Abstract: Statistical studies that consider multiscale relationships among several variables use wavelet correlations and cross-correlations between pairs of variables. This procedure needs to calculate and compare a large number of wavelet statistics. The analysis can then be rather confusing and even frustrating since it may fail to indicate clearly the multiscale overall relationship that might exist among the variables. This paper presents two new statistical tools that help to determine the overall correlation for the whole multivariate set on a scale-by-scale basis. This is illustrated in the analysis of a multivariate set of daily Eurozone stock market returns during a recent period. Wavelet multiple correlation analysis reveals the existence of a nearly exact linear relationship for periods longer than the year, which can be interpreted as perfect integration of these Euro stock markets at the longest time scales. It also shows that small inconsistencies between Euro markets seem to be just short within-year discrepancies possibly due to the interaction of different agents with different trading horizons. On the other hand, multiple cross-correlation analysis shows that the French CAC40 may lead the rest of the Euro markets at those short time scales.
    Keywords: Euro zone, MODWT, multiscale analysis, multivariate analysis, stock markets, returns, wavelet transform.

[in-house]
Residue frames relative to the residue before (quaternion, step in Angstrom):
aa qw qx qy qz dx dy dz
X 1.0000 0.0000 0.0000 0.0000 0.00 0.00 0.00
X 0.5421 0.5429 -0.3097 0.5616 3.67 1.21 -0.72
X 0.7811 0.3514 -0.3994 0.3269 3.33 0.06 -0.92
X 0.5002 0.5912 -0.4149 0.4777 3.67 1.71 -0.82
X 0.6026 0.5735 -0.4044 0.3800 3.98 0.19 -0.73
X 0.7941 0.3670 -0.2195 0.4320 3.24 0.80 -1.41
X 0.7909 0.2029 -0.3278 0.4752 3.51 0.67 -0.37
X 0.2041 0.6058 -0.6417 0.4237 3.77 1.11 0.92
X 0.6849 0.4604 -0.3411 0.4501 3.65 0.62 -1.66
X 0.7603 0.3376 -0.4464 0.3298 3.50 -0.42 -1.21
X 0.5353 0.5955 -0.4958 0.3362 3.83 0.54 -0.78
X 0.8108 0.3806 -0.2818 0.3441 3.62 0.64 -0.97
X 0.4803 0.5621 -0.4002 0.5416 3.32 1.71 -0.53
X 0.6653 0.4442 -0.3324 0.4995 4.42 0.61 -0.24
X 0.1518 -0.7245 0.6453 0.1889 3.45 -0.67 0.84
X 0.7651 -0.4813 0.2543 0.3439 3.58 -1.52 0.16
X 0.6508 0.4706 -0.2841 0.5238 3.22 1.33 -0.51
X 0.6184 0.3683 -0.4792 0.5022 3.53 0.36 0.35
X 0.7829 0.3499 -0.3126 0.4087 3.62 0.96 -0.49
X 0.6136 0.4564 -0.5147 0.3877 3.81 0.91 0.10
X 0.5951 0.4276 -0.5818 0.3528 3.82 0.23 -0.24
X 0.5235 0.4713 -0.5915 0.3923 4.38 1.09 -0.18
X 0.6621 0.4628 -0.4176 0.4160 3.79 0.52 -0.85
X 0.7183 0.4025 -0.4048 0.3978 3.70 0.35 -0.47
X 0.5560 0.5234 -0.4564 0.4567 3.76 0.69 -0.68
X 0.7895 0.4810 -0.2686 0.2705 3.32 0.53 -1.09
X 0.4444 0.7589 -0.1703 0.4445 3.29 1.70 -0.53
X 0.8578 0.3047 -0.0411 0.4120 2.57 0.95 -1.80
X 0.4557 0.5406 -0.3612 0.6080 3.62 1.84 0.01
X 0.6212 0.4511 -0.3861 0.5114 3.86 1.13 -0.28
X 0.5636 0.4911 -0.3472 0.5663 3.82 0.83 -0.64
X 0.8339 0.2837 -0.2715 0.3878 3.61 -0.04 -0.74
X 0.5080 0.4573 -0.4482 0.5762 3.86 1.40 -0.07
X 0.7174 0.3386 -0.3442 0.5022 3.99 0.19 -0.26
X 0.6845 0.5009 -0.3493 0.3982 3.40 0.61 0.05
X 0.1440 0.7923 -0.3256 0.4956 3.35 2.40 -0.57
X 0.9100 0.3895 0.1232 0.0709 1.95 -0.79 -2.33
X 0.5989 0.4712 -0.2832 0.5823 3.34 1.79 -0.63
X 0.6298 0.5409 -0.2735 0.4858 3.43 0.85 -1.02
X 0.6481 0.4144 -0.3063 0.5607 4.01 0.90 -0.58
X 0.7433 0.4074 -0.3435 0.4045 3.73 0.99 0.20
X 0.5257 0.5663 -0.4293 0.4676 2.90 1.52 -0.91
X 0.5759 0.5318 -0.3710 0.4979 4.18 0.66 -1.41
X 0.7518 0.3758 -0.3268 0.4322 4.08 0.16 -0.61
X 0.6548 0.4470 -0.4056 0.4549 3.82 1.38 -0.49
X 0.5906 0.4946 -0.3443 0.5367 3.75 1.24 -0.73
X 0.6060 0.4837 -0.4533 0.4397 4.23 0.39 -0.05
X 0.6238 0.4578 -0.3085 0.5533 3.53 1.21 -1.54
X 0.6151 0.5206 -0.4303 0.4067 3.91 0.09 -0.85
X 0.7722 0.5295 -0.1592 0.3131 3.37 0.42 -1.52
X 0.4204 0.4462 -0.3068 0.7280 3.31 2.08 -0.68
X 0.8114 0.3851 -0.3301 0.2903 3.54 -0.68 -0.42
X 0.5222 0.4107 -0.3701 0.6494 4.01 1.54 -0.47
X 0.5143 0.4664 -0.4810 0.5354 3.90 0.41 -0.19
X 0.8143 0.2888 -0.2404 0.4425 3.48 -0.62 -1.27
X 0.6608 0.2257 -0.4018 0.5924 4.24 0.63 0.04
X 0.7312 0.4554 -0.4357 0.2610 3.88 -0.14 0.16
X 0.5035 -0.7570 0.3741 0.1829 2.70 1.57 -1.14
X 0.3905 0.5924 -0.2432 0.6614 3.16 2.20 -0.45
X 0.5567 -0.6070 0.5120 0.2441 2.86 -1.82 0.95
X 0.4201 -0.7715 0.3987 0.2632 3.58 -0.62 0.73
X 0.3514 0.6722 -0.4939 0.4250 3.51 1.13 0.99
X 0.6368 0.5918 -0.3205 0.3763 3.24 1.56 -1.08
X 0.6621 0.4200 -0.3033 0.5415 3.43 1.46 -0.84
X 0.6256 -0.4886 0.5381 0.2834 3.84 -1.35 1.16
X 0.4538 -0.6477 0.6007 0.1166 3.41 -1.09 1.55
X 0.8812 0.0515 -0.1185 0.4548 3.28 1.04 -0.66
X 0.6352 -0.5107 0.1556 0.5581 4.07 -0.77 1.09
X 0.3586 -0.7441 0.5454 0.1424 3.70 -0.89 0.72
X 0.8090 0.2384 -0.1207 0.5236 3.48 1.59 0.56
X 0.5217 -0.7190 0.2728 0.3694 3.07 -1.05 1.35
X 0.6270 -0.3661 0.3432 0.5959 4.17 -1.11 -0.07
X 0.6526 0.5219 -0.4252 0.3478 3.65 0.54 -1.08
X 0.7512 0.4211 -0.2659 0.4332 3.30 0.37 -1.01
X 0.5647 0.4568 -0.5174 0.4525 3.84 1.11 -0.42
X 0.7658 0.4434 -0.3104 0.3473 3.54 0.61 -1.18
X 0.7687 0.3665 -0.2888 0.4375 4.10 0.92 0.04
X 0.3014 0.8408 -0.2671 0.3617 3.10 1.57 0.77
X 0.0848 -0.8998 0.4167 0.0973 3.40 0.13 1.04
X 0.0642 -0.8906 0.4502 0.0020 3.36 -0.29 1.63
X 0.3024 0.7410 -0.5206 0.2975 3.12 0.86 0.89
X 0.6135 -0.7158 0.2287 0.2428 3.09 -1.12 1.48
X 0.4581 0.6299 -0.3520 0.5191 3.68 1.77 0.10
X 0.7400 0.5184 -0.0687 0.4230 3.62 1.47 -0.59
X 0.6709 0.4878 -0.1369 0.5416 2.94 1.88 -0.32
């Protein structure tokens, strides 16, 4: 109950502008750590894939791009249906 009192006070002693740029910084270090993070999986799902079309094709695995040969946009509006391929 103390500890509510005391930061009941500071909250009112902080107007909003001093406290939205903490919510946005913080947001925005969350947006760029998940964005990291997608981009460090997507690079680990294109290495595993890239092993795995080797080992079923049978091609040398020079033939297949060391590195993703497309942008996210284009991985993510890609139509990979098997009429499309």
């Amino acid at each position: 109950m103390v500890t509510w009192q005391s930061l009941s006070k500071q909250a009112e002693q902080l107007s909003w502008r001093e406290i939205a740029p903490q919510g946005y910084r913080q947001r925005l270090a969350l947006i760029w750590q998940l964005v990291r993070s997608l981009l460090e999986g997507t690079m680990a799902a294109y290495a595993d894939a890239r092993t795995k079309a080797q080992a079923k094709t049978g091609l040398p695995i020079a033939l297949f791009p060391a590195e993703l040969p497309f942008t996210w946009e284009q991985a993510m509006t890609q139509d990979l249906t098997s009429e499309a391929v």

JEL: C32 C87 G15
    Date: 2011–07–14
  12. By: Geranda Notten; Keetie Roelen; UNICEF Innocenti Research Centre
    Abstract: This paper describes and empirically tests a number of candidate measures of cumulative deprivation to monitor child well-being in the EU.The authors posit that the ideal measure should be sensitive to changes in the depth of cumulative deprivation and, given its broad use in the policy community, has an intuitive interpretation. Using the 2007 wave of the EU-SILC data, the authors constructed several measures of cumulative deprivation from a set of 13 deprivation indicators for Germany, France, the Netherlands and the United Kingdom.
    Keywords: child poverty; poverty reduction;
    JEL: C0 C12
    Date: 2011
  13. By: Riccardo Crescenzi; Fabrizio De Filippis; Fabio Pierangeli
    Abstract: The paper looks at the overall structure of the European Union’s regional, agricultural and rural development policies in order to assess their coordination and synergies at the territorial level and their degree of compatibility with the objective of territorial cohesion. The regression analysis - covering the 20-year period 1994-2013, and approximately 90% of total Community expenditure - reveals that the compatibility of the various areas of Community policy in terms of the objectives of territorial cohesion has not progressed in a linear fashion over time. Shifting resources in the Community budget from one policy area to another does not, by itself, appear capable of guaranteeing virtuous paths in terms of territorial cohesion. The increase in the territorial ‘vocation’ of overall Community spending will, therefore, crucially depend upon the definition of appropriate allocative mechanisms and interventions, based upon the characteristics of each region and its ‘local’ needs